Good and Bad People

There’s a Steven Weinberg quote that my atheist friends like to trot out (and I’m likely equally guilty of sharing).

With or without it you would have good people doing good things and evil people doing evil things. But for good people to do evil things, that takes religion.

The problem is though that there really aren’t just “good” and “evil” people. Never-minding shades of grey, you have good people who do good and bad things, often depending on their hormones, their mood, peer pressure, and a variety of other causes.

This is why restorative justice programs are so important. Prisons are a very easy way to turn a “good” person who made a mistake into an “evil” person. Instead, by having the perpetrator own up to their crime and learn from it, we can begin to make better citizens, less likely to reoffend.

Go read the latest on the Rationalist Association blog for more about the success of restorative justice programs in some of America’s highest crime districts.

Critics deride restorative justice as the soft option, letting criminals off the hook, but in fact it can’t work without perpetrators acknowledging and taking responsibility for what they have done. “This is not a mediation,” explains Denise Curtis, Program Manager for the Restorative Community Conferencing program in Alameda County, “which usually operates on the assumption that no one is wrong or right. Here the message is ‘You have to make things right.’”

It’s a cultural change that takes time to build. But, according to recent data, it has led to dramatic reductions in fights, aggressive behaviours and suspensions where it has been implemented. The goal is to break “the school to prison pipeline”.

Atheist and Republicans

I haven’t had time yet to deal with a piece of nonsense from last week on Canadian Atheist.

The arguments put forward by the Monarchist League of Canada are entirely secular. You might or might not find them more persuasive than the arguments put forward by republicans, but this is in no small part a matter of subjective values rather than scientific and philosophical rigour. In other words, there are good objective reasons why one should be an atheist, but no equivalent reasons why one should be a republican (or, admittedly, a monarchist). – The Lad Who’s Born to Be King by Corwin for Canadian Atheist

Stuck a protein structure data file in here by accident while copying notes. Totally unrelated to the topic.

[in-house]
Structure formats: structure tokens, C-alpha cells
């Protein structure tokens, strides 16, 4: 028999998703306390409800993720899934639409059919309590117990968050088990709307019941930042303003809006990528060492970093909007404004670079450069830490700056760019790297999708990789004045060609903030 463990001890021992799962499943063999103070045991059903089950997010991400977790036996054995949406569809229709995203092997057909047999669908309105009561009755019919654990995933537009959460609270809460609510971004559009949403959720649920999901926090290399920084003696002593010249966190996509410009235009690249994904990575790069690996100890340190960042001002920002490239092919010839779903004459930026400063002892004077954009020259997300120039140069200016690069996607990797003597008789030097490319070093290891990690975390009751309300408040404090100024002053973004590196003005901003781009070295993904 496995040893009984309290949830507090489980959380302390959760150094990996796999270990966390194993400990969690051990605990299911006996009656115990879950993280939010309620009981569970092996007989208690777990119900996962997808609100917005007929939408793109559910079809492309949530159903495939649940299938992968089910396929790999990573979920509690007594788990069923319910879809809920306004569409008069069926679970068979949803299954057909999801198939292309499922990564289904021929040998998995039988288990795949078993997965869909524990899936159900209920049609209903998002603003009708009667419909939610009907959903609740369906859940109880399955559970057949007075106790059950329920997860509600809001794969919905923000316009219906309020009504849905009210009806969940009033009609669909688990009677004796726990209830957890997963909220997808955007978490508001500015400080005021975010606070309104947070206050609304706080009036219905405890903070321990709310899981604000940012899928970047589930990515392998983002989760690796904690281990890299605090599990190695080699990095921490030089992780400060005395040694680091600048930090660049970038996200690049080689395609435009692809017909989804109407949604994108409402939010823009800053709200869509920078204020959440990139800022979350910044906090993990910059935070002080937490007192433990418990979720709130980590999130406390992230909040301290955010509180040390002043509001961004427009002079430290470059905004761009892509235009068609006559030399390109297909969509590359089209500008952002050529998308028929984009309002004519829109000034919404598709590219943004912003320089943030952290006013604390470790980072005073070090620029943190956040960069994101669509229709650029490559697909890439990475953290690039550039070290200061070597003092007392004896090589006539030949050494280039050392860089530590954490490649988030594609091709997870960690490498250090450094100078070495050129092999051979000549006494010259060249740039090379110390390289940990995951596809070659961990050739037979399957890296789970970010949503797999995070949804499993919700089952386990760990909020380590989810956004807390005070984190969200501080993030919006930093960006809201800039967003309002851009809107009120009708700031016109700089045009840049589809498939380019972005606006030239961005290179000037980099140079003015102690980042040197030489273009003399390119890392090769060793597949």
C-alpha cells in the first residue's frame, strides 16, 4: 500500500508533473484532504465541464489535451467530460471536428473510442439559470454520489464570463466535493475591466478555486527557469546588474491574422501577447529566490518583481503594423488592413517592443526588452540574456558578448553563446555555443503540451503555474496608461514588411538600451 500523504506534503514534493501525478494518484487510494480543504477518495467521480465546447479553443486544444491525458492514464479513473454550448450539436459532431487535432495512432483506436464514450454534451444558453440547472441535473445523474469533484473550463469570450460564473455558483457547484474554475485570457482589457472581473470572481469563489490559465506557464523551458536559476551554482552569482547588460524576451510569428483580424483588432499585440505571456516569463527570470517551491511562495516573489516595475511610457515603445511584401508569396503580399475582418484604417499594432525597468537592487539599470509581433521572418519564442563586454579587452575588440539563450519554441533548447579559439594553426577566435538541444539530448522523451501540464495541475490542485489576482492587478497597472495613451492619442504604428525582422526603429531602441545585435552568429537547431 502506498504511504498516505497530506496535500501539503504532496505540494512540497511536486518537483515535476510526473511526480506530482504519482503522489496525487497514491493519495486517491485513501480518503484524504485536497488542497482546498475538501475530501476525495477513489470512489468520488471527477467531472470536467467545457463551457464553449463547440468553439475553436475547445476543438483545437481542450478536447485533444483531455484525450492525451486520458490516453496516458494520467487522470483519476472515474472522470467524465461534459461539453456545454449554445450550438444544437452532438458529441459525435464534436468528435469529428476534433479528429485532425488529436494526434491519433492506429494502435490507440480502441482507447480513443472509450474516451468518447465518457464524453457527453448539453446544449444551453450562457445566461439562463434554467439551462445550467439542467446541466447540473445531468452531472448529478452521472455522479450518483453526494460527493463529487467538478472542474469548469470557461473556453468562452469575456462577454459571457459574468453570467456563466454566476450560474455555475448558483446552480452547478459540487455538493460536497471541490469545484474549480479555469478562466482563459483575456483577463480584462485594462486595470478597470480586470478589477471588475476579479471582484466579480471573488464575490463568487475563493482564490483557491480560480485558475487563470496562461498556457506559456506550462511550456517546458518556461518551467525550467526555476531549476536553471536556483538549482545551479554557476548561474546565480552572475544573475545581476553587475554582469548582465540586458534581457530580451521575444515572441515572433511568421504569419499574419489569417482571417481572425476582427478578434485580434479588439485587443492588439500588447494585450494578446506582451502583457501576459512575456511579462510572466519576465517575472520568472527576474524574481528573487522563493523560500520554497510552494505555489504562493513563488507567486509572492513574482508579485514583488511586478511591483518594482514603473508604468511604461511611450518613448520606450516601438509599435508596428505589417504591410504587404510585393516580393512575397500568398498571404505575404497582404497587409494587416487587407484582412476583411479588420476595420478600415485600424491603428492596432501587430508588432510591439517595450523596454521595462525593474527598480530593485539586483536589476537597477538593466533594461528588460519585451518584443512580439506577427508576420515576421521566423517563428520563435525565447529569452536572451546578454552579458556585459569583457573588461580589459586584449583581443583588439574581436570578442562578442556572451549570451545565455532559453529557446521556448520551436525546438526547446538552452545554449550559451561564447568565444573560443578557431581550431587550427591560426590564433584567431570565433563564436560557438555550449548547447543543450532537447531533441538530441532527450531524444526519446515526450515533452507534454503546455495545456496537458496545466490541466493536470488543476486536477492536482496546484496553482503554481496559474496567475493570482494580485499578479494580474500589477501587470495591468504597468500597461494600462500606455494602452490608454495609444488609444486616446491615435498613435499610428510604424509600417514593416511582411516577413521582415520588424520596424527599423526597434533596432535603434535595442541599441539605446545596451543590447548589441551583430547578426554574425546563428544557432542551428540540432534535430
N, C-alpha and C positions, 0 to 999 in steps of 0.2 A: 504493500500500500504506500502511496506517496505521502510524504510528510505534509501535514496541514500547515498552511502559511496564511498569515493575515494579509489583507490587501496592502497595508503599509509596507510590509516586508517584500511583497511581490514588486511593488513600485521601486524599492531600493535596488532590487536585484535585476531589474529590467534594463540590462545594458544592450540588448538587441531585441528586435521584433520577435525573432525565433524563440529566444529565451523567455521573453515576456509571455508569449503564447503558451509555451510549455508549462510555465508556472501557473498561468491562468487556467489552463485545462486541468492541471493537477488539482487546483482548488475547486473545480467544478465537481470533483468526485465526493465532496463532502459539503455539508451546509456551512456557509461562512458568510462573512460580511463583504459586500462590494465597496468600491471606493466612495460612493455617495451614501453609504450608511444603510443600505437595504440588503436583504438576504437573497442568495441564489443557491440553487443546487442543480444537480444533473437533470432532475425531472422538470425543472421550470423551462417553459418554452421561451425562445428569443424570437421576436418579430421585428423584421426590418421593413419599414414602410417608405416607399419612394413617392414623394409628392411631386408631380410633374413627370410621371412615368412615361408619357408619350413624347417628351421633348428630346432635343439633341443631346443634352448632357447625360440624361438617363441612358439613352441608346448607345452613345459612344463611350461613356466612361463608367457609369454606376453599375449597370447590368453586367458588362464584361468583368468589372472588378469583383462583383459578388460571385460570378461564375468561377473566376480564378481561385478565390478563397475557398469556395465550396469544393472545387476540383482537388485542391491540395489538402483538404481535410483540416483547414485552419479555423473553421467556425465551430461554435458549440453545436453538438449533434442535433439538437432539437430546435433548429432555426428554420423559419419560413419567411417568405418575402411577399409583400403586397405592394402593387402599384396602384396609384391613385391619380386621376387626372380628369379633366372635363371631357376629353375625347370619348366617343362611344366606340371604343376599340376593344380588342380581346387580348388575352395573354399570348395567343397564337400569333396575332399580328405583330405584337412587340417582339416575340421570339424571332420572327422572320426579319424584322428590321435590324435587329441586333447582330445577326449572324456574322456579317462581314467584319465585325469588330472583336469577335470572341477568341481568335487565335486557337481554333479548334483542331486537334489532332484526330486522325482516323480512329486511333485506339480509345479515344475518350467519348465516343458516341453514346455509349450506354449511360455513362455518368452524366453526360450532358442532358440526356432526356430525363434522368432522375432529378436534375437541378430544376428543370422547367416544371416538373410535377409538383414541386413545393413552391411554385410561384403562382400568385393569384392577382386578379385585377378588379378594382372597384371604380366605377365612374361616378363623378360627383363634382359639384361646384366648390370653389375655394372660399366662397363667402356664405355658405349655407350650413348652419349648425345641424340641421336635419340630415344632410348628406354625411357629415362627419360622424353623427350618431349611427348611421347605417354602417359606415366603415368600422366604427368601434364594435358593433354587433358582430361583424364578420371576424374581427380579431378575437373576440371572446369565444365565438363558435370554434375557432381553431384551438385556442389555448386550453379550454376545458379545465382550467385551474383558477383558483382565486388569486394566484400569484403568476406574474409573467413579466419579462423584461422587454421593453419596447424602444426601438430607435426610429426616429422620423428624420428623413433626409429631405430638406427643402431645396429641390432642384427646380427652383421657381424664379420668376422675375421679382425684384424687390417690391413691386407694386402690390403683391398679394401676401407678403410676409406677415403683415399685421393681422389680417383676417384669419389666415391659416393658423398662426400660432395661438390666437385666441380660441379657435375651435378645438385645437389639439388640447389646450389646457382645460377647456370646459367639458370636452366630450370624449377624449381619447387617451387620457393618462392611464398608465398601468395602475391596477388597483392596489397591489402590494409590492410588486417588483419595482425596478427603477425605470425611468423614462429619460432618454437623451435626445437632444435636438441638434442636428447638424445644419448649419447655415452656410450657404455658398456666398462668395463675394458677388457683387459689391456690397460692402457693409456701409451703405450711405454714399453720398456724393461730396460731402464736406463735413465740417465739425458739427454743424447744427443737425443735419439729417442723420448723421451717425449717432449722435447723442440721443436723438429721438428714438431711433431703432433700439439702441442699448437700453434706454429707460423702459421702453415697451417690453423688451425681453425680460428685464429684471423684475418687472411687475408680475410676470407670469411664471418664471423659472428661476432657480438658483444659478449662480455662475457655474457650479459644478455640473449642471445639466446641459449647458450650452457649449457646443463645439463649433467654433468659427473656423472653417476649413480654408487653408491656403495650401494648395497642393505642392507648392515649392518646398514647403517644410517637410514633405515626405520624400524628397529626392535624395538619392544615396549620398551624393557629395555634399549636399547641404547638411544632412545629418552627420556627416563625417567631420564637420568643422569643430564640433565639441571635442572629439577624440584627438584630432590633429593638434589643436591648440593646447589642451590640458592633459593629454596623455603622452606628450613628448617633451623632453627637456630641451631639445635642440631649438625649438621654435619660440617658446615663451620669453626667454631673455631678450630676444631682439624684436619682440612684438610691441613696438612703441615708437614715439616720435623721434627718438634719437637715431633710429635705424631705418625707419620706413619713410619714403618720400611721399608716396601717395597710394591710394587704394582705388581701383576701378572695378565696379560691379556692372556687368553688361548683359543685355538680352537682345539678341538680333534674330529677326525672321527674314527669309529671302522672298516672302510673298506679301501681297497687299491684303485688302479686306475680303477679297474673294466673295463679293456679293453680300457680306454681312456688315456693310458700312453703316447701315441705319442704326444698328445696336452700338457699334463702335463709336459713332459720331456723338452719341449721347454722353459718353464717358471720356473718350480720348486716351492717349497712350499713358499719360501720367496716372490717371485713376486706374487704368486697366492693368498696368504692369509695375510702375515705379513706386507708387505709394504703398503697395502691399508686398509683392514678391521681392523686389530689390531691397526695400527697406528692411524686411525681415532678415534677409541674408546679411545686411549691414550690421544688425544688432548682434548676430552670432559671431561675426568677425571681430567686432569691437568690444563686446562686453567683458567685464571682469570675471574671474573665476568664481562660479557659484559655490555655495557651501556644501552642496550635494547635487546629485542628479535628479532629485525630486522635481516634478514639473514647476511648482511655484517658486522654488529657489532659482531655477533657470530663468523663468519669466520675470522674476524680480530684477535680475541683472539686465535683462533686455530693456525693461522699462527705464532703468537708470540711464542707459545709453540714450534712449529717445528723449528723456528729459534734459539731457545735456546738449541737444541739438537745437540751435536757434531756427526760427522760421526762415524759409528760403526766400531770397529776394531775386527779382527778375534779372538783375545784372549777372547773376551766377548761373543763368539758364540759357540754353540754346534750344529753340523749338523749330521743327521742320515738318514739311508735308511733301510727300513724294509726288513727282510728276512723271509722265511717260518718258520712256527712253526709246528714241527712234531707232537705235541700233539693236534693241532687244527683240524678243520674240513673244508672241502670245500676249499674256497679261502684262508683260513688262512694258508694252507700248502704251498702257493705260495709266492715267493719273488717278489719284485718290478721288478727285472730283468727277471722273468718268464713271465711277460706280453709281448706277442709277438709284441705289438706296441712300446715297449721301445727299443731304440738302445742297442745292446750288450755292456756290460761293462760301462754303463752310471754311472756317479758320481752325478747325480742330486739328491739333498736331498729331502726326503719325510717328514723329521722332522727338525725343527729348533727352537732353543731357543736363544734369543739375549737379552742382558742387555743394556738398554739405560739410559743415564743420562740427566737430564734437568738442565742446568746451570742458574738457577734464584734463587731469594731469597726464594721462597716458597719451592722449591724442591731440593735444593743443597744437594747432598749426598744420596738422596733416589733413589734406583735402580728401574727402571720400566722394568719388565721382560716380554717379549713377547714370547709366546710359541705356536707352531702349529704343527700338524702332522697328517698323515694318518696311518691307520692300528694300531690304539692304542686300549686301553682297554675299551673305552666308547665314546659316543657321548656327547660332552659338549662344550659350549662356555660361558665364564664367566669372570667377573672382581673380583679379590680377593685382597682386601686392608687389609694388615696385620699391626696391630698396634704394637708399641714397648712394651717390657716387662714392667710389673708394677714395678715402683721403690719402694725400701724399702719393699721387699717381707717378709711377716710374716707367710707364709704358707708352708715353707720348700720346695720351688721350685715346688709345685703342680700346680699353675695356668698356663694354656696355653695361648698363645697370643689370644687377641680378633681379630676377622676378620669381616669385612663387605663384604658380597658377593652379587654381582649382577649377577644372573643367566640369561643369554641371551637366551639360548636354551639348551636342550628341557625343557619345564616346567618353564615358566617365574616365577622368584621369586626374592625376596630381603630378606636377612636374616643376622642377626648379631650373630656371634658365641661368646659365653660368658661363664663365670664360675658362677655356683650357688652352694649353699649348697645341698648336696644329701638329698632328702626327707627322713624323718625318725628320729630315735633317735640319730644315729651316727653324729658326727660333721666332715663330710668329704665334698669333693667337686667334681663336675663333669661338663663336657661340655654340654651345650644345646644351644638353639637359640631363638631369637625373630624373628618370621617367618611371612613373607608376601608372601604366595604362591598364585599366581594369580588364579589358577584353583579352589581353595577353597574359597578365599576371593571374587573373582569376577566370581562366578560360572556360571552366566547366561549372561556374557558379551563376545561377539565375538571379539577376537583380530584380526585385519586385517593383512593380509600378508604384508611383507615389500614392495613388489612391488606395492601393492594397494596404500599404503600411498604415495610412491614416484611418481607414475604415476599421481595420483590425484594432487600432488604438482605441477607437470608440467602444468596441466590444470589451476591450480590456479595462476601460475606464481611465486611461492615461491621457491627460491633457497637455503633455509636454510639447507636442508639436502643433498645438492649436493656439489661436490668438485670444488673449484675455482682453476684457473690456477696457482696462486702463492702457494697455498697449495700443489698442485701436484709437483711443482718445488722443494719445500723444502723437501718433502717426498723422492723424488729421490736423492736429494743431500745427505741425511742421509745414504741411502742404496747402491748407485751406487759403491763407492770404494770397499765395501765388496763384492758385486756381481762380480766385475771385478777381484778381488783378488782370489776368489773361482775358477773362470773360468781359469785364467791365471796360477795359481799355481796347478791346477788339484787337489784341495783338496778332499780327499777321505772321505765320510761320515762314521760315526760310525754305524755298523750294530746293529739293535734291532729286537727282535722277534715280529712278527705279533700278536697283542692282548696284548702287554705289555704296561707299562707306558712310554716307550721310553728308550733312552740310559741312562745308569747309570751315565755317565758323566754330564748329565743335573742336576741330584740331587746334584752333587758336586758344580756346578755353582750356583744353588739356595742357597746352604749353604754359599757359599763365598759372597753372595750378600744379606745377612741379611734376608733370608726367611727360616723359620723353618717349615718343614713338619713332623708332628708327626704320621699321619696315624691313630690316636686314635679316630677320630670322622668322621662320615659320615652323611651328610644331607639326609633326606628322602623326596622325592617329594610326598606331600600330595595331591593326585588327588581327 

Seriously?

This makes about as much sense as those who argue that you can make entirely secular arguments against women’s reproductive freedoms. The quasi-secular arguments strain human reason to the limit, better to be a pro-choice, republican atheist than whatever confused mess Corwin is arguing for.

Continue reading Atheist and Republicans

Canada doesn’t have a sexism/racism problem

International Women’s Day is a good reminder of how far we still have to go toward gender equality.

Women represent just 11 per cent of board members on companies listed on the S&P/TSX composite index, which represents large publicly traded Canadian companies.

Among the TSX-composite-listed companies, 42 per cent have no women on the boards of directors, while 28 per cent had just one female board member.

While we’re doing marginally better than the United States, even the Nordic countries still lack gender parity on their corporate boards. Norway leads with 36%, Finland and Sweden each have 26%.

Meanwhile, the past decade has been increasingly harsh toward aboriginals, who make up an increasing proportion of our prison population.

The correctional investigator pointed to what he called "alarming" statistics.

"There are just over 3,400 aboriginal men and women making up 23 per cent of the country’s federal prison inmate population," Sapers said.